From Max Boot (Commentary):
[T]he largest part of the explanation for why South Africa is light years ahead of most African nations — why, for all its struggles with high unemployment, crime, corruption, and other woes, it is freer and more prosperous than most of its neighbors — is the character of Nelson Mandela. Had he turned out to be another Mugabe, there is every likelihood that South Africa would now be on the same road to ruin as Zimbabwe. But that did not happen because Mandela turned out to be, quite simply, a great man — someone who could spend 27 years in jail and emerge with no evident bitterness to make a deal with his jailers that allowed them to give up power peacefully and to avoid persecution.
Mandela knew that South Africa could not afford to nationalize the economy or to chase out the white and mixed-raced middle class. He knew that the price of revenge for the undoubted evils that apartheid had inflicted upon the majority of South Africans would be too high to pay–that the ultimate cost would be borne by ordinary black Africans. Therefore he governed inclusively and, most important of all, he voluntarily gave up power after one term when he could easily have proclaimed himself president for life….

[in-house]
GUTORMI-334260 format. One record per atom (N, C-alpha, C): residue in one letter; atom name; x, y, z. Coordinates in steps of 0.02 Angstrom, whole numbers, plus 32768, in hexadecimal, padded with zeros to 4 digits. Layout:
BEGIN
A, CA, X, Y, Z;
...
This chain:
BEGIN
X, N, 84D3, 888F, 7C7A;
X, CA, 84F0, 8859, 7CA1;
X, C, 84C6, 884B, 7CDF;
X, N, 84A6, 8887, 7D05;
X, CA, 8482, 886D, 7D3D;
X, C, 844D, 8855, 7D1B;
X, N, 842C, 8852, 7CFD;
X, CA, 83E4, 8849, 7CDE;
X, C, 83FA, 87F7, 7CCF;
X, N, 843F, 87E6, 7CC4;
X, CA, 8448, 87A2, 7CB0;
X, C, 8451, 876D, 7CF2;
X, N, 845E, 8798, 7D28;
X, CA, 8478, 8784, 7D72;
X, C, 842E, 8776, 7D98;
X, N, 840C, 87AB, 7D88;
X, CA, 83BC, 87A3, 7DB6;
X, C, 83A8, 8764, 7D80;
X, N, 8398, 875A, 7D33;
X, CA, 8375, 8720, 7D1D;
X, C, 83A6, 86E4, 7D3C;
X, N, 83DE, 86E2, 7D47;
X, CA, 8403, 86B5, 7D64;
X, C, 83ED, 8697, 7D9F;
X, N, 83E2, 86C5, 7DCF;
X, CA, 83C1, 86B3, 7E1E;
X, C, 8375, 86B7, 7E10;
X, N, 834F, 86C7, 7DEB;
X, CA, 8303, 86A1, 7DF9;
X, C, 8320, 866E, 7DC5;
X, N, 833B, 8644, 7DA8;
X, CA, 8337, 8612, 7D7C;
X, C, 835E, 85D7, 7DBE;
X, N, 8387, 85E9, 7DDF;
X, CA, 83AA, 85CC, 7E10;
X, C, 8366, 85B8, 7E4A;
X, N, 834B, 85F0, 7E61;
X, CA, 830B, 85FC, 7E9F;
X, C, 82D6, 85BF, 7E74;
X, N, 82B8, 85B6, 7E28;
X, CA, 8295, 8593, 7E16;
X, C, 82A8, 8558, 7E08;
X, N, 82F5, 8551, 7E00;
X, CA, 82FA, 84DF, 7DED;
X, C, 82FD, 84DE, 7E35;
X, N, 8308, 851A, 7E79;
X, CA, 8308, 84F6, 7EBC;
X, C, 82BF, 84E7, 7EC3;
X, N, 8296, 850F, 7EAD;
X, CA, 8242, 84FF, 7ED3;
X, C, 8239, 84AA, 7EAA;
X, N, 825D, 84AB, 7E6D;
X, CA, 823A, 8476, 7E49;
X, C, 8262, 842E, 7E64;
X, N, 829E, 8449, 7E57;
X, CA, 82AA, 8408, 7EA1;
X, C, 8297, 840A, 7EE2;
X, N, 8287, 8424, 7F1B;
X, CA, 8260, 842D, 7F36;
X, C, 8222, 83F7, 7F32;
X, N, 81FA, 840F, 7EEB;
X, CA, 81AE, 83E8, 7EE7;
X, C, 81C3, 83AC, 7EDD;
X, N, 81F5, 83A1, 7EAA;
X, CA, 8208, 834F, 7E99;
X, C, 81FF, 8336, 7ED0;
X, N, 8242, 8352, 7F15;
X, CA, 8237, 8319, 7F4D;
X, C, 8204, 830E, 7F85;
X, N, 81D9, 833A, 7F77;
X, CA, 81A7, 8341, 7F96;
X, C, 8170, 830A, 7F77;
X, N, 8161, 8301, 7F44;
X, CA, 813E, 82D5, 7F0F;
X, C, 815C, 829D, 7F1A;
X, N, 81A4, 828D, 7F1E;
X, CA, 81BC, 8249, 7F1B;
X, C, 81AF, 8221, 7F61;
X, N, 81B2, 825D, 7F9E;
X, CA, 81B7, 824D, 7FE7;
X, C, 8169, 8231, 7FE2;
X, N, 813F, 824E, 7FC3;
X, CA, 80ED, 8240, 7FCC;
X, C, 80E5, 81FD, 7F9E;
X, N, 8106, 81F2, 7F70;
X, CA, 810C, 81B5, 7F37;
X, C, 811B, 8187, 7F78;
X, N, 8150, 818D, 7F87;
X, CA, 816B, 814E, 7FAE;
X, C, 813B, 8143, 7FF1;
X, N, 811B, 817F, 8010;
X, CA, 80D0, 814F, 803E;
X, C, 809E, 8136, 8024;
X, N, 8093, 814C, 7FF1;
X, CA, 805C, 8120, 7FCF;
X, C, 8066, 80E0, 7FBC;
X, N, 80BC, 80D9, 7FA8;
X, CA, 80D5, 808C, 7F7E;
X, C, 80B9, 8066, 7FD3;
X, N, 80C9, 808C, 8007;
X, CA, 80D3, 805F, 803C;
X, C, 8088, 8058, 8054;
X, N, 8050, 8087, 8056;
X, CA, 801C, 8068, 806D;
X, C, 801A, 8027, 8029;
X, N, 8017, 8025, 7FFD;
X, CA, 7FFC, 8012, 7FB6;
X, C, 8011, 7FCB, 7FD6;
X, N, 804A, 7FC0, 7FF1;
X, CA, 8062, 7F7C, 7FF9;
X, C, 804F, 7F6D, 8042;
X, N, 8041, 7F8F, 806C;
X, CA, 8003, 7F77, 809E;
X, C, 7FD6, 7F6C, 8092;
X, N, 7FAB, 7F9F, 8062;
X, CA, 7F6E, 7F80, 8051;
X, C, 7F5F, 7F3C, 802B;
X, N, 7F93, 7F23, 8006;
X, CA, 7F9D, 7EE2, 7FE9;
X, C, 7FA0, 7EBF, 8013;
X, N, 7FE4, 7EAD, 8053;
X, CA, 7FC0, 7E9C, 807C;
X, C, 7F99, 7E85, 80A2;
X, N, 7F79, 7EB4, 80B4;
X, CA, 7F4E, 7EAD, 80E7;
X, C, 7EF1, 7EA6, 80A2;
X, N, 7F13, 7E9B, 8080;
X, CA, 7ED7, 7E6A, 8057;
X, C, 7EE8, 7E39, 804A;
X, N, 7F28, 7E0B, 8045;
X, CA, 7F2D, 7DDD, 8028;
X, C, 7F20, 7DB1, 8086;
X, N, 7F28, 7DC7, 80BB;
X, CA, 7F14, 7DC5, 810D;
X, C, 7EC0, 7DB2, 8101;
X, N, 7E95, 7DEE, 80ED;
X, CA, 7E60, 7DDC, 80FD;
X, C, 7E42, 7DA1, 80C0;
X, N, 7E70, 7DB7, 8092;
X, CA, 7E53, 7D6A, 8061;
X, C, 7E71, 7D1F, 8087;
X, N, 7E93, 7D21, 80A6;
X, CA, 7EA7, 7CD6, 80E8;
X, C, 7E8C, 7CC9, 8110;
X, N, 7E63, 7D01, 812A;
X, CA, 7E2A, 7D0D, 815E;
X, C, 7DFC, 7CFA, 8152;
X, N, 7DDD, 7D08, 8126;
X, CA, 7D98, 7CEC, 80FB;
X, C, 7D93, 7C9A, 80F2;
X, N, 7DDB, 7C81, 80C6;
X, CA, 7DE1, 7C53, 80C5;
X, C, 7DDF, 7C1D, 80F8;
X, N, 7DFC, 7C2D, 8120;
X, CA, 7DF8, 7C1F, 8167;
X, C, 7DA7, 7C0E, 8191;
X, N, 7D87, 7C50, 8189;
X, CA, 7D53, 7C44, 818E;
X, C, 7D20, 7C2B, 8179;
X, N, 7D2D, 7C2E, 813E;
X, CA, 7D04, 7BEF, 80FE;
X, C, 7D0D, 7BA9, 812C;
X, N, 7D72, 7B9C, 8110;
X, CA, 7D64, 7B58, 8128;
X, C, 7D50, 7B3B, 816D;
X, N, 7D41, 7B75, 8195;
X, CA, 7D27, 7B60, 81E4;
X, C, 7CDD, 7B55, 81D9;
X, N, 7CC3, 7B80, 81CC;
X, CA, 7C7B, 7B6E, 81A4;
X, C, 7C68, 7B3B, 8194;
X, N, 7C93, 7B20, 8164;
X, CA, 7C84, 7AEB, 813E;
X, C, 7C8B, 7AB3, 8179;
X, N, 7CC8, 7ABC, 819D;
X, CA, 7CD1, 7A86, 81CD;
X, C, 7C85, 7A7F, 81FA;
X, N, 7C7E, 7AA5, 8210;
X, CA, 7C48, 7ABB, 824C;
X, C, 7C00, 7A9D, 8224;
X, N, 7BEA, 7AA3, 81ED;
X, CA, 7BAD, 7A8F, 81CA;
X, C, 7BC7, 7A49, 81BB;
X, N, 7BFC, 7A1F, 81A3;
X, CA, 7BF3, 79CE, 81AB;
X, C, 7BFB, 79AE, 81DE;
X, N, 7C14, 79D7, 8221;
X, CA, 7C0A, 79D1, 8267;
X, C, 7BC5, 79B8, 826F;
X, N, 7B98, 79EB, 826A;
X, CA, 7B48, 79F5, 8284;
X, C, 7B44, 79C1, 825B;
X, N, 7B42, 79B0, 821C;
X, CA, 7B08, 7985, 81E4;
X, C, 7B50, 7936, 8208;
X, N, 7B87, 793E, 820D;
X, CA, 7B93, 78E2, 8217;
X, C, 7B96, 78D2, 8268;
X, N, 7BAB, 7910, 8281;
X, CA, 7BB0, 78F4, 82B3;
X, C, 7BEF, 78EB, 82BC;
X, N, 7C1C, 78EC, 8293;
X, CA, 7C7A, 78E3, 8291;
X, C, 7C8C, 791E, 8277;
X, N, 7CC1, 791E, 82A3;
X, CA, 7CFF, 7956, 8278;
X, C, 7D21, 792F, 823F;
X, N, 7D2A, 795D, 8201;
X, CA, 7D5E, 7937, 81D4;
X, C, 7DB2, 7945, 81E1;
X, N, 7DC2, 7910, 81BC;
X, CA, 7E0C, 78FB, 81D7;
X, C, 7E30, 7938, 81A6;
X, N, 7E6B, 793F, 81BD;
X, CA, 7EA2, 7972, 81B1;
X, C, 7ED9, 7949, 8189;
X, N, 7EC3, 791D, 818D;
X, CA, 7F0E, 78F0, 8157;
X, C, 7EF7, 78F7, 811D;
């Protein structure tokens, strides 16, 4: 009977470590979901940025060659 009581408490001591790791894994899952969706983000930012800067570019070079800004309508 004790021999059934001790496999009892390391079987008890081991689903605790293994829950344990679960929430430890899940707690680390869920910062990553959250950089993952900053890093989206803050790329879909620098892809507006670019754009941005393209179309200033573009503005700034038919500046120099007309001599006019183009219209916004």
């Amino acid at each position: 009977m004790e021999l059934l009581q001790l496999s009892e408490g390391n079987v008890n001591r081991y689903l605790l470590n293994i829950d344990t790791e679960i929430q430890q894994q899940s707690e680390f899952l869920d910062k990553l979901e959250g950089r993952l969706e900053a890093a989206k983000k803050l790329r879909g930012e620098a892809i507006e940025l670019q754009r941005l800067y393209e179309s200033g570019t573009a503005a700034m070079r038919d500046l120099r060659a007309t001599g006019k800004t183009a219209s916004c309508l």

His example should dispel any illusions, so popular in the historical profession, that history is made by impersonal forces. Mandela’s example is a ringing endorsement of what is derisively known as the “great man school of history” — the notion that influential individuals make a huge difference in how events turn out. He certainly made a difference, and for the better. He will go down as one of the giants of the second half of the twentieth century ….